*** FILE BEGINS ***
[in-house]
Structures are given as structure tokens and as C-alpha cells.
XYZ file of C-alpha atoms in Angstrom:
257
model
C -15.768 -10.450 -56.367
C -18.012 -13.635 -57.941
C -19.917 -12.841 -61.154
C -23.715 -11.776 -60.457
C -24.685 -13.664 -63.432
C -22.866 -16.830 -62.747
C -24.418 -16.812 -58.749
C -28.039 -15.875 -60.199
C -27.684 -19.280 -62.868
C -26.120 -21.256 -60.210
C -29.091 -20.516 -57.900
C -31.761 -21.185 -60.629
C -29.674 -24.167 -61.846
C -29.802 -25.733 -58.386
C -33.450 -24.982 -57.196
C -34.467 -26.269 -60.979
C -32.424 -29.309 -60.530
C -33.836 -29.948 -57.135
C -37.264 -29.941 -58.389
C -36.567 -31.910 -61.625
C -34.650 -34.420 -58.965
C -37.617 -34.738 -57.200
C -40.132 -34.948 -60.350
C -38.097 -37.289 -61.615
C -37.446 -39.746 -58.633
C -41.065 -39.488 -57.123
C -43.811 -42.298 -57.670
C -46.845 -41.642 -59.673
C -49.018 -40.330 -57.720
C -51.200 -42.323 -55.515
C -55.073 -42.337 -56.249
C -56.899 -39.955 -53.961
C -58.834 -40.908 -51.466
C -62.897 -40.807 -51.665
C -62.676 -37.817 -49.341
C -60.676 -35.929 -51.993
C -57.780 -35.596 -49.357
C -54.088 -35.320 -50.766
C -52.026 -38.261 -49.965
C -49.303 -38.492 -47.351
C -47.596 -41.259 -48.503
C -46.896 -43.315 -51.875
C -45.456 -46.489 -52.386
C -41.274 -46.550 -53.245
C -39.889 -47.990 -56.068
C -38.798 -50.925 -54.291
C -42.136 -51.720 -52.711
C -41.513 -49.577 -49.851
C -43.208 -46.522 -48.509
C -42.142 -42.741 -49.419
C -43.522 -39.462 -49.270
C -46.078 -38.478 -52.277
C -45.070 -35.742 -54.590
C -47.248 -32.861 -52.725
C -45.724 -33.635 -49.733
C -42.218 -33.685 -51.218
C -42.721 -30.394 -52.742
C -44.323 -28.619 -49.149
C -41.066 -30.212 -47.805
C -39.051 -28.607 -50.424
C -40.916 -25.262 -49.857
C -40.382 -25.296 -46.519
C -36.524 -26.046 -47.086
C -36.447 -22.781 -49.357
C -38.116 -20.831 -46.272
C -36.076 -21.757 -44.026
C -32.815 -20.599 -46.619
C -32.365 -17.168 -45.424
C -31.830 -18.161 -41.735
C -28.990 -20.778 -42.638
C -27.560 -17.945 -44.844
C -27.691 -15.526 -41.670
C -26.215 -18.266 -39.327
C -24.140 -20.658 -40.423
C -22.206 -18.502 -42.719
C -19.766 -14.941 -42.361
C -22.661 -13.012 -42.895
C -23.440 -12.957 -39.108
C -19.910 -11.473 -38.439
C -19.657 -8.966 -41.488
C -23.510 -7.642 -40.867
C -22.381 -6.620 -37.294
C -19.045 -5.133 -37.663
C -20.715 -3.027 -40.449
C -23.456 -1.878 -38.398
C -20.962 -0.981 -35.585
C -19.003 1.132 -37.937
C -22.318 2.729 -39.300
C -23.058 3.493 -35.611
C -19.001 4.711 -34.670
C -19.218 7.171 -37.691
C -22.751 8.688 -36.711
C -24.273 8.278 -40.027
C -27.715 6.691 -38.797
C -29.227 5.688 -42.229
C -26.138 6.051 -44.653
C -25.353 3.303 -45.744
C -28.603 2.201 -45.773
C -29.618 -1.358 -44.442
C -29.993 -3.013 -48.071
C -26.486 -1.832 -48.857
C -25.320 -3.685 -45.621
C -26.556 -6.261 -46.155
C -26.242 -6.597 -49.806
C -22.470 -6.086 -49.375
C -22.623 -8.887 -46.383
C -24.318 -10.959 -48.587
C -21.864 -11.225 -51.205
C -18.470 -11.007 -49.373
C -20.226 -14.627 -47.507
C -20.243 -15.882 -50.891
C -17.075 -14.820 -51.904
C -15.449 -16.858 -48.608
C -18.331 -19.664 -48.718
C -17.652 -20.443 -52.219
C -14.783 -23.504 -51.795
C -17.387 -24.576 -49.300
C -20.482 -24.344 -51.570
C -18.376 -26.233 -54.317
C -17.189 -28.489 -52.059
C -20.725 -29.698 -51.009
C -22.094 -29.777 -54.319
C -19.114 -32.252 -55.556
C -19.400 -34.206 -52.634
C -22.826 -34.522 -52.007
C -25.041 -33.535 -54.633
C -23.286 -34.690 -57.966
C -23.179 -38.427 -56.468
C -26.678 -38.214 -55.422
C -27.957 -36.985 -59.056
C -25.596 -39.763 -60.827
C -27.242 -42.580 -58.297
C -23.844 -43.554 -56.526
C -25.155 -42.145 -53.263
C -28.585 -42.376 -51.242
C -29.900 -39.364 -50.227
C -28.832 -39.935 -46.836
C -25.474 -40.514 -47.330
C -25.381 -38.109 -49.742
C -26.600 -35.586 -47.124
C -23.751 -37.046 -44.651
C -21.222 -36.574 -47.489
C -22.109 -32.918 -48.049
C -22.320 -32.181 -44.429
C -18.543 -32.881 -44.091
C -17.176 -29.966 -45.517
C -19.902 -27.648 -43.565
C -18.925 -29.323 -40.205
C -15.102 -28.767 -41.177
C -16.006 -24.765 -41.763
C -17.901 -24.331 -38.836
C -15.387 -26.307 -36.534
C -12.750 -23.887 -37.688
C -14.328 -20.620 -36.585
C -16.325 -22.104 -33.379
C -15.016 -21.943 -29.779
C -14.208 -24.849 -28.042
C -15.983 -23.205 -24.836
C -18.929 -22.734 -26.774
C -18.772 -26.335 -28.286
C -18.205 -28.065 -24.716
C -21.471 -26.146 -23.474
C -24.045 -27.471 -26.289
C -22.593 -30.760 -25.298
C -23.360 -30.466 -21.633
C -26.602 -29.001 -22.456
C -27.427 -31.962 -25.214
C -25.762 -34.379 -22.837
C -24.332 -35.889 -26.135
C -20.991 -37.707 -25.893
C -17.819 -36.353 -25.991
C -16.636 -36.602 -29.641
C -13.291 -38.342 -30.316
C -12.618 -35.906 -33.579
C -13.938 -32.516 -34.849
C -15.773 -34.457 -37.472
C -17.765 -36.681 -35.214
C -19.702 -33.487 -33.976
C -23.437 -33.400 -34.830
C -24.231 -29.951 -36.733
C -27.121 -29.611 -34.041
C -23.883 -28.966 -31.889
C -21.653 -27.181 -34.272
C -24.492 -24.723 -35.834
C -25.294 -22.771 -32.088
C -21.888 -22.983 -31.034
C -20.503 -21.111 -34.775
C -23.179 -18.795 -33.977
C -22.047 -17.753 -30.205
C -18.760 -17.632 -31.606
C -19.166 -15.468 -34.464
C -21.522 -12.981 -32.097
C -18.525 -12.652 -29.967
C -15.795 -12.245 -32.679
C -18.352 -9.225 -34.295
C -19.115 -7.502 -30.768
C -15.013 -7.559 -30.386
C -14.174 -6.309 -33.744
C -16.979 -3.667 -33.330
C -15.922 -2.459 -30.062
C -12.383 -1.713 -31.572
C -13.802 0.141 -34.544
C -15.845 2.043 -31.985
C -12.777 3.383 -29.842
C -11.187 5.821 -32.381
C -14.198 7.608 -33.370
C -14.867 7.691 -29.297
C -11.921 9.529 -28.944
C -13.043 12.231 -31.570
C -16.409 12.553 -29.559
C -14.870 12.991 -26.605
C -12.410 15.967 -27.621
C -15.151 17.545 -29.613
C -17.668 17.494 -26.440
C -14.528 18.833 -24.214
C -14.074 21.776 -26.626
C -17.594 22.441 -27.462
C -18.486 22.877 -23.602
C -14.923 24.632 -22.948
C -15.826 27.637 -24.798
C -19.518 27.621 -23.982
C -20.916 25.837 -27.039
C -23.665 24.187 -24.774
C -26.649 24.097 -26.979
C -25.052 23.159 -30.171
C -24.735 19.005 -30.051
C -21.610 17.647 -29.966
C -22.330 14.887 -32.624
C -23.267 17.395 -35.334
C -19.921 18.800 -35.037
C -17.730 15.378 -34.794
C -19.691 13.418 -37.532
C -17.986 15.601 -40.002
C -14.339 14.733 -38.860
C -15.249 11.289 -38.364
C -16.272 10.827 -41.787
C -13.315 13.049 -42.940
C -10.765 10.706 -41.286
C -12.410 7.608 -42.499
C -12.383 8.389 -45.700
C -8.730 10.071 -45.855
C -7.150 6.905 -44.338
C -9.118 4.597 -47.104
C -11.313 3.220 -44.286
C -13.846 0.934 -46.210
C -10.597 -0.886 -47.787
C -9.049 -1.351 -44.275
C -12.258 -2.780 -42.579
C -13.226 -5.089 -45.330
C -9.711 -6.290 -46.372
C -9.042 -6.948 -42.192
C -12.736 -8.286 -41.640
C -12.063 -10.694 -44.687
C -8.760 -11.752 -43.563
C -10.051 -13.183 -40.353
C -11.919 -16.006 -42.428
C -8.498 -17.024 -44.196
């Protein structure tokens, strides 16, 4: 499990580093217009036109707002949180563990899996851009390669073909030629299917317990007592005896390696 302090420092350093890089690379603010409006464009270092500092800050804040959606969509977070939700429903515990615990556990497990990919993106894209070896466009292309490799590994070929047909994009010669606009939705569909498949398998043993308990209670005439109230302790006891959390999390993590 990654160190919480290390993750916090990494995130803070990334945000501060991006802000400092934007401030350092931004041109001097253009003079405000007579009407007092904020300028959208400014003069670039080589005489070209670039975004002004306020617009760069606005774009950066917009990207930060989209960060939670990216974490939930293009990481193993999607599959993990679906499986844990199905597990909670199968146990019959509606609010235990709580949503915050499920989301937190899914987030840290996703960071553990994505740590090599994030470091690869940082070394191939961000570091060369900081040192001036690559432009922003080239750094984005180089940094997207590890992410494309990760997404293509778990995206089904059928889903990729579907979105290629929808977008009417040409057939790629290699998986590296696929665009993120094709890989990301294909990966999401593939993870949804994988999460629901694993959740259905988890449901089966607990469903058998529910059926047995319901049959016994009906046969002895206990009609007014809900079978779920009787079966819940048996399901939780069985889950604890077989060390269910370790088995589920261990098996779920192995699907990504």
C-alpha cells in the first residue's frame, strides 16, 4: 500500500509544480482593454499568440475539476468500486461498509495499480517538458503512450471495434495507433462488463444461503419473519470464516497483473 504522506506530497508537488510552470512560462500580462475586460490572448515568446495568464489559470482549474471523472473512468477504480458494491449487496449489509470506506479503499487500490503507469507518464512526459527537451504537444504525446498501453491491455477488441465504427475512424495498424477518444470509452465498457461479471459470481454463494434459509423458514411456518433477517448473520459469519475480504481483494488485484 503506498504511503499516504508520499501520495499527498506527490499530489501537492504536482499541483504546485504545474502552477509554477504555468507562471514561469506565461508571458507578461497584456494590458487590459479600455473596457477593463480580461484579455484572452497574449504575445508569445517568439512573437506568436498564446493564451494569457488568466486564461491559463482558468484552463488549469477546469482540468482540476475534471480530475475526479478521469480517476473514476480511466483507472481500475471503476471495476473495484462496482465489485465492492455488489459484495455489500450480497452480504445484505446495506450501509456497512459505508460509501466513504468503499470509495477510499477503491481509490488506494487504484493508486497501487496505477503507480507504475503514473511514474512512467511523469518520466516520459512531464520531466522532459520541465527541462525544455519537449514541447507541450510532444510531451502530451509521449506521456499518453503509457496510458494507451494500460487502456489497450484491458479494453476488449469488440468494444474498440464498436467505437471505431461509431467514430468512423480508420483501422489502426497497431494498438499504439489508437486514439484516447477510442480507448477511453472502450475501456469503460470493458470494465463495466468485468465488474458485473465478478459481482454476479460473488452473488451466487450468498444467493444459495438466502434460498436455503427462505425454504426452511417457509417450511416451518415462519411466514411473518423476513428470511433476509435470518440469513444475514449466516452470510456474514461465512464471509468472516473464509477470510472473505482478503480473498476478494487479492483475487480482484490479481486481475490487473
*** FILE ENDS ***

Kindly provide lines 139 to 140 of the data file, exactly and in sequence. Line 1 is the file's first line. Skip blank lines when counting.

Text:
C -25.155 -42.145 -53.263
C -28.585 -42.376 -51.242